Nescoe

ISO-NE Response to Initial Questions Regarding Fuel Security

correspondence

Dated: July 9, 2018

Posted in: , ,

Authored by:

To:

New England States Committee on Electricity

From:

ISO New England

Date:

July 9, 2018

Subject:

Responses to Questions on Fuel Security

The New England states have asked several questions of the ISO on issues related to fuel security. ISO New England provides the following responses to those questions below. It should be noted that these responses are based on our current thinking, which could evolve over time. Furthermore, some of the questions do not have answers yet, as those issues will be discussed during the stakeholder discussions this summer, and throughout the fall and first half of 2019.

[STATE QUESTIONS 1-4] Pay-for-Performance

When the Forward Capacity Market (FCM) transitioned to a two-settlement market design with the Pay-for-Performance (PfP) reforms, ISO-NE commissioned the Analysis Group to perform a market impact analysis and sponsored testimony by six experts when ISO-NE advanced the proposal to the Federal Energy Regulatory Commission (FERC). Analysis Group stated that its market impact “analysis indicates that [PfP] would induce actions aimed at mitigating performance risks associated with gas supply curtailments, particularly during the winter gas season.” PfP commenced on June 1, 2018. ISO-NE has recently indicated that PfP may not adequately address fuel security risks and that additional measures to mitigate such risks are necessary.

1. What specific actions and circumstances lead ISO-NE to believe that PfP will not adequately address fuel security risks, such that additional measures are necessary?

2. Given that PfP began on June 1, 2018, and the actual economic impacts of its incentives will not be observable until the winter 2018-2019, please explain why ISO-NE lacks confidence in the ability of this major market reform to address fuel security risks before it becomes effective?

3. What analysis has ISO-NE conducted recently to specifically evaluate the likelihood of PfP’s ability to mitigate fuel security risks? Is ISO-NE able to share that analysis with states and market participants?

4. If PfP is not going to mitigate performance risks associated with gas supply curtailments should ISO-NE modify it?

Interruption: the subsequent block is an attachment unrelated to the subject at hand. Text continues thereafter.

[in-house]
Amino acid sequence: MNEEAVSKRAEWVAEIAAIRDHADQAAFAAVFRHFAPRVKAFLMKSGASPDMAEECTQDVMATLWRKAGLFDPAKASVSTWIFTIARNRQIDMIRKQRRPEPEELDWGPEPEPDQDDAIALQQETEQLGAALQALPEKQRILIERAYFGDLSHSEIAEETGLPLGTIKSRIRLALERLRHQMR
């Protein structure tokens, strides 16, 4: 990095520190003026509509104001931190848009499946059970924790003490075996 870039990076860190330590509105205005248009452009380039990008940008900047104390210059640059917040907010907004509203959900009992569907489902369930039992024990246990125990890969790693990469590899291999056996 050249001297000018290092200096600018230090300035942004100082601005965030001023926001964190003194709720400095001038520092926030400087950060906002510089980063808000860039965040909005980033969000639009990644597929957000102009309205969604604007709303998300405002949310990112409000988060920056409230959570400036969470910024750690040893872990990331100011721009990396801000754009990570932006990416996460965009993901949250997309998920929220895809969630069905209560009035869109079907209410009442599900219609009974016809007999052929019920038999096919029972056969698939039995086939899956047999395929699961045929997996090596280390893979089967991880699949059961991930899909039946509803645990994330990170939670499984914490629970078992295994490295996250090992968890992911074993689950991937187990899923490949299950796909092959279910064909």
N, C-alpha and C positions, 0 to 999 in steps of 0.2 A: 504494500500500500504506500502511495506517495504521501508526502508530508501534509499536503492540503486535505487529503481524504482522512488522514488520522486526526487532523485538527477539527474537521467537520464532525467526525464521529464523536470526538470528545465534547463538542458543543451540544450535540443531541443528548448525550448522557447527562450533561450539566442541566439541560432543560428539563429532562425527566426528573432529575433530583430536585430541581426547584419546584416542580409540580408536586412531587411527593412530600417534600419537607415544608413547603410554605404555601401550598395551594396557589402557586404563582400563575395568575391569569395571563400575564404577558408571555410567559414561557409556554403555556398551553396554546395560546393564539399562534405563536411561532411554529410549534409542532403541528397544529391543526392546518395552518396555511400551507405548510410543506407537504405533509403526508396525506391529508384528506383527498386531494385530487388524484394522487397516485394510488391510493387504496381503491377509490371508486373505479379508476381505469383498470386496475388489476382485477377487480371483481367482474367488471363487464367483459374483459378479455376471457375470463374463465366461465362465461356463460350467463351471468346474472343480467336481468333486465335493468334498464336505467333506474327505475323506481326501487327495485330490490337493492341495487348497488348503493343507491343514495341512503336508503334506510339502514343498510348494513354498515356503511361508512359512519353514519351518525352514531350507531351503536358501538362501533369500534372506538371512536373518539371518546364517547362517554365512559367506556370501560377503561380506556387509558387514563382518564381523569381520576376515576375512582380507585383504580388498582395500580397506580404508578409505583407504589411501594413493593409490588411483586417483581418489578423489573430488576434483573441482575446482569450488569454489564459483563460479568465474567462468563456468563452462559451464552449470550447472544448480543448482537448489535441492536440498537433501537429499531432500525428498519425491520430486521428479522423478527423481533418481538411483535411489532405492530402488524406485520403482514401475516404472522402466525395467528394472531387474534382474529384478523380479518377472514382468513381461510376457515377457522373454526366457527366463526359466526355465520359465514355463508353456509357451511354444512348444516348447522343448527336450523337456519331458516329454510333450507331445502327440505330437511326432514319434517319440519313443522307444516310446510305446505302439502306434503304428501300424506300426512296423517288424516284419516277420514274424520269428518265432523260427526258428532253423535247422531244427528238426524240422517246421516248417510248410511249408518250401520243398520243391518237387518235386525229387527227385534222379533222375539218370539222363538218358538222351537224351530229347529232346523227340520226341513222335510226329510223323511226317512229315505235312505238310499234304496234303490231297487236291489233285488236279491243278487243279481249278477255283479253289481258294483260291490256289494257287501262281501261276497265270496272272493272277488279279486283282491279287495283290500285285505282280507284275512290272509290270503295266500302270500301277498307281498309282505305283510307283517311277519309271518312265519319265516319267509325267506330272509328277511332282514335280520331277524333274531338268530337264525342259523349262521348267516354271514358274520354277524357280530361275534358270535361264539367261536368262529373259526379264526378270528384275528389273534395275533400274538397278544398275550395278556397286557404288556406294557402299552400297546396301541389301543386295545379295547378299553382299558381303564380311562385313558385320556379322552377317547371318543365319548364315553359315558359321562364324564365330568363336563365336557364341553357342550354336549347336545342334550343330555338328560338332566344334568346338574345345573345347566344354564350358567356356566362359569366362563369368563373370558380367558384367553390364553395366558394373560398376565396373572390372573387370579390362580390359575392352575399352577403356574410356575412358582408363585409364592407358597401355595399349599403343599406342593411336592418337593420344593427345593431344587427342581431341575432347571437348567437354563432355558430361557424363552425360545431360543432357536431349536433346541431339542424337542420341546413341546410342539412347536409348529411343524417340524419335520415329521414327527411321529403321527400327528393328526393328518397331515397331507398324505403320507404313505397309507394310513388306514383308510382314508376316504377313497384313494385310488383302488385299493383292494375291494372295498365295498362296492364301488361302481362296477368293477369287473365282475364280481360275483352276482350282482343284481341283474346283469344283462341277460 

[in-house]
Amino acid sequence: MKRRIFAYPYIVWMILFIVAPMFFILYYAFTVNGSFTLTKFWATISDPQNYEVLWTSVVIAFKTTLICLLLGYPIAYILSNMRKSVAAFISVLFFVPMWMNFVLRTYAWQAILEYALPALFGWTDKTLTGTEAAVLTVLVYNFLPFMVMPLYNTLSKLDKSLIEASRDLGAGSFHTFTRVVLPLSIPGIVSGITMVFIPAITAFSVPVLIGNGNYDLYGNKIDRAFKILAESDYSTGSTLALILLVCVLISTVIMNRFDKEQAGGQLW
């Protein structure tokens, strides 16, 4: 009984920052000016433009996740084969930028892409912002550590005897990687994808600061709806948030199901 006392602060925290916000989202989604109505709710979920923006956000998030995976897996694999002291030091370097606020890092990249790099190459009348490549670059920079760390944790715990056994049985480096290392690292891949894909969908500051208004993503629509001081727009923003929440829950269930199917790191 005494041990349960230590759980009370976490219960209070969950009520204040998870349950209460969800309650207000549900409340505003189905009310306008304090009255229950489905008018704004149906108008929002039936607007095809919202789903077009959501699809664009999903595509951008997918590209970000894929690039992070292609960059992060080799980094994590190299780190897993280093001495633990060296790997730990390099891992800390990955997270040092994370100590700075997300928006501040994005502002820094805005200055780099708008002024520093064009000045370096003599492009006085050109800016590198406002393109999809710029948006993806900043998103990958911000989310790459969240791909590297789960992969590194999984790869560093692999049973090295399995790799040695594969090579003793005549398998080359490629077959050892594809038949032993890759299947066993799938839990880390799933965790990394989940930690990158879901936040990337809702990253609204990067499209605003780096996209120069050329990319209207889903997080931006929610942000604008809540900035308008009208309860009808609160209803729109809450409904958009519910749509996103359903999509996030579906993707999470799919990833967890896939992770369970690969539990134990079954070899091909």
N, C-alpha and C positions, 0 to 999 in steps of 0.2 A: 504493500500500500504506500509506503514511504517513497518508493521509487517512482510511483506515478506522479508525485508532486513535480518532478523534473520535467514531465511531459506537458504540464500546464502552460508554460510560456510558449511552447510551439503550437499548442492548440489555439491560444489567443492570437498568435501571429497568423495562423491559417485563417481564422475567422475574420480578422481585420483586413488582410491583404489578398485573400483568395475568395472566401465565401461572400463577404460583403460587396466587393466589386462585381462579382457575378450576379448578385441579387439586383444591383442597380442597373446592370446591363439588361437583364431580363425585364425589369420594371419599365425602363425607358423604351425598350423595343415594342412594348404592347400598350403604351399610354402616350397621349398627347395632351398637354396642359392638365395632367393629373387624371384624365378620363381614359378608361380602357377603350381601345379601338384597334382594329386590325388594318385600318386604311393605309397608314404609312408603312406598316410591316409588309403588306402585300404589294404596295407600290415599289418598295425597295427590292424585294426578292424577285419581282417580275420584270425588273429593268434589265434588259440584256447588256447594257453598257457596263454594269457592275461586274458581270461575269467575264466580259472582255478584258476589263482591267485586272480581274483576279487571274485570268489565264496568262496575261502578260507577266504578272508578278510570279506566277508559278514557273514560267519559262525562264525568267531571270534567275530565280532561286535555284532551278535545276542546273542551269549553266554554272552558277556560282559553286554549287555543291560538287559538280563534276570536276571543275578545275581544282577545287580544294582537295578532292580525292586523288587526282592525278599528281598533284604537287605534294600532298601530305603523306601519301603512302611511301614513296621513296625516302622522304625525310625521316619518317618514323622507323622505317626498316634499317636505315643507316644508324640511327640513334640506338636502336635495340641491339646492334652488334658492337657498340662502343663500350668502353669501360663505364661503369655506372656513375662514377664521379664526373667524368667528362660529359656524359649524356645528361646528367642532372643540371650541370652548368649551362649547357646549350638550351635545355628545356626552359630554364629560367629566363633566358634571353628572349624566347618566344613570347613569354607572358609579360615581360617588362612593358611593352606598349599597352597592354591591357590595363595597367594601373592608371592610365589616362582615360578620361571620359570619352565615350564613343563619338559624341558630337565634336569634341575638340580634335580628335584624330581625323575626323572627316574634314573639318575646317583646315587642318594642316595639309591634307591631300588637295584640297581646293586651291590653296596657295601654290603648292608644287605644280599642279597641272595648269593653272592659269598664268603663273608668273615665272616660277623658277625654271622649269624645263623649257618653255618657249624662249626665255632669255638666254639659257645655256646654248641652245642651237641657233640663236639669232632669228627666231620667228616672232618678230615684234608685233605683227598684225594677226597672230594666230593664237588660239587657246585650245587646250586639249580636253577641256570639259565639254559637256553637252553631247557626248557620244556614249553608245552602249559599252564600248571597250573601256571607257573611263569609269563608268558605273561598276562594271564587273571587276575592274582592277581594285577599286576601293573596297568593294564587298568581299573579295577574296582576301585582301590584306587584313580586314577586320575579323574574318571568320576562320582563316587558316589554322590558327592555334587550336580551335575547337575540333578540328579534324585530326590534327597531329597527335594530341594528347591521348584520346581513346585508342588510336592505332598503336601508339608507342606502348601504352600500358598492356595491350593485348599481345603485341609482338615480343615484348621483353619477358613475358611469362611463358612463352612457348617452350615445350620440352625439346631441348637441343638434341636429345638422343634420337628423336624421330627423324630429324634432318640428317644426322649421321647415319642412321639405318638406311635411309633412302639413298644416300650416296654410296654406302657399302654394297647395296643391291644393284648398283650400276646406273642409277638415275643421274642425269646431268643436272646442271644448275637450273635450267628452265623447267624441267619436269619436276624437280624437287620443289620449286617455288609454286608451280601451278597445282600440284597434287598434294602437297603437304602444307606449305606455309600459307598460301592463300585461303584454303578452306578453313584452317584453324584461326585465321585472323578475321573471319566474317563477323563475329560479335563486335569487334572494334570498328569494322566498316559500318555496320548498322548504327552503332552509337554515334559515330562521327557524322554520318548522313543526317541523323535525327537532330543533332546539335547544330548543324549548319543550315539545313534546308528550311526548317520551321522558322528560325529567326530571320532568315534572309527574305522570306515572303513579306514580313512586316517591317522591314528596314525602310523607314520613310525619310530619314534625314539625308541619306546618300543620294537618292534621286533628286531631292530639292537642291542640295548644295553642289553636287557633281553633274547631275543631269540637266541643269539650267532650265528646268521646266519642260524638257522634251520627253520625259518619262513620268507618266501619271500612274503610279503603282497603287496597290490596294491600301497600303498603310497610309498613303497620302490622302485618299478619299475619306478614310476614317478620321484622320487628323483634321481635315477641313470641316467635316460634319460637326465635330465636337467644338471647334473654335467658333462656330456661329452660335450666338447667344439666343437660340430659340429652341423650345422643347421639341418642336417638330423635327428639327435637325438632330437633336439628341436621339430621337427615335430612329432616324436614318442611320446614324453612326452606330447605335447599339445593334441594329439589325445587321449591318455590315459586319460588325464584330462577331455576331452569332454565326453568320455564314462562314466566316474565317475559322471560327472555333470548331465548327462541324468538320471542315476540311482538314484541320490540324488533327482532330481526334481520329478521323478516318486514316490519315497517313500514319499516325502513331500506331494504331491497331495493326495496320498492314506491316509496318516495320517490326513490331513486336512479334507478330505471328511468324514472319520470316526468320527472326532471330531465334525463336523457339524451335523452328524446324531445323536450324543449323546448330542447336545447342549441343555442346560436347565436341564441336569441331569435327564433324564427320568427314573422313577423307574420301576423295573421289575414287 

[ISO RESPONSES TO QUESTIONS 1-4]

PfP is now in effect and the ISO believes that these rules will create incentives for generators to improve performance, including by firming up fuel supplies. That said, the first phase of PfP has been in effect for only a month; we do not have sufficient experience with PfP to determine the extent to which it will address fuel security. Therefore, we cannot assert with assurance that the PfP improvements will be sufficient to replace the output of retiring units with firm energy, particularly given the compromises that were made in the PfP design, including the six-year transition to the full payment rate and the stop-loss mechanisms.

Dual Fuel Investments

PfP was not specifically designed to incent the development of dual fuel, but rather to improve the performance of capacity suppliers during stressed system conditions more generally. However, the installation of dual fuel represents one of the many investments that a supplier may make in order to improve its performance. The impact of the fully phased in PfP design on the region’s dual fuel capability was analyzed as part of the Analysis Group’s October 2013 report (AG report) that was distributed to stakeholders. The AG report estimated that PfP would increase the region’s dual fuel capability, though the magnitude of this effect was highly dependent on the assumptions made and broader market conditions.

To date, there has been only modest additional investment in dual-fuel capability. Several factors help explain why the region has not experienced a more sizeable increase in dual-fuel resource capacity.

1. Siting, Permitting, and Other Mechanisms to Improve Resource Performance During Gas Shortage Events

The AG report was conducted in 2013. In the intervening years, siting and permitting for dual fuel, and in particular local opposition, has become very challenging, due in large part to an increase in opposition to the use of oil as a fuel source. Furthermore, state policy has evolved, with stringent run time limits for oil in Connecticut (e.g., limited to emergencies1) and the introduction of new greenhouse gas emission limits in Massachusetts.

These policies and local opposition reduce the incentive to install dual fuel because they decrease the profits associated with burning oil. Participants may instead choose to take on more performance risk in the winter months or make other arrangements to improve performance during gas shortage events.

2. Performance Payment Rate

The Performance Payment Rate (PPR) represents the spot (per MWh) rate at which suppliers are credited or charged for over and underperformance during scarcity conditions relative to the CSO MW they sold forward. This rate directly impacts the incentive to take actions to ensure performance during winter scarcity conditions. More specifically, a participant’s incentive to install dual fuel or take other actions to improve performance during winter gas scarcity conditions increases when this PPR value is large and the charge associated with underperformance is great.